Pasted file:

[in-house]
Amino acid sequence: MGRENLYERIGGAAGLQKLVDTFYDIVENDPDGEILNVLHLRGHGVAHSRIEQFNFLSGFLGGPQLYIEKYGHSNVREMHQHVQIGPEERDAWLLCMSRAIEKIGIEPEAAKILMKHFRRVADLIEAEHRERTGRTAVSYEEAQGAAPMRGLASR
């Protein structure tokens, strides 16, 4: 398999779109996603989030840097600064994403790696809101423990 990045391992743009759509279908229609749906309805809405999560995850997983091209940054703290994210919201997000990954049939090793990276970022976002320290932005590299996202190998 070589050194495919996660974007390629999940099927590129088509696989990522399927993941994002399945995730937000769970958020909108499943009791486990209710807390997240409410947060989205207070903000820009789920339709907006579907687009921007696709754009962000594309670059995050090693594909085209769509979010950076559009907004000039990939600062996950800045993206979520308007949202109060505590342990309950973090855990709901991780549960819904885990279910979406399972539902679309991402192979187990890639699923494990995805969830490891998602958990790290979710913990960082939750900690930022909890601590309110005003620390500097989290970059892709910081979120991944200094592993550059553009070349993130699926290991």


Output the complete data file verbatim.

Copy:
[in-house]
Amino acid sequence: MGRENLYERIGGAAGLQKLVDTFYDIVENDPDGEILNVLHLRGHGVAHSRIEQFNFLSGFLGGPQLYIEKYGHSNVREMHQHVQIGPEERDAWLLCMSRAIEKIGIEPEAAKILMKHFRRVADLIEAEHRERTGRTAVSYEEAQGAAPMRGLASR
């Protein structure tokens, strides 16, 4: 398999779109996603989030840097600064994403790696809101423990 990045391992743009759509279908229609749906309805809405999560995850997983091209940054703290994210919201997000990954049939090793990276970022976002320290932005590299996202190998 070589050194495919996660974007390629999940099927590129088509696989990522399927993941994002399945995730937000769970958020909108499943009791486990209710807390997240409410947060989205207070903000820009789920339709907006579907687009921007696709754009962000594309670059995050090693594909085209769509979010950076559009907004000039990939600062996950800045993206979520308007949202109060505590342990309950973090855990709901991780549960819904885990279910979406399972539902679309991402192979187990890639699923494990995805969830490891998602958990790290979710913990960082939750900690930022909890601590309110005003620390500097989290970059892709910081979120991944200094592993550059553009070349993130699926290991």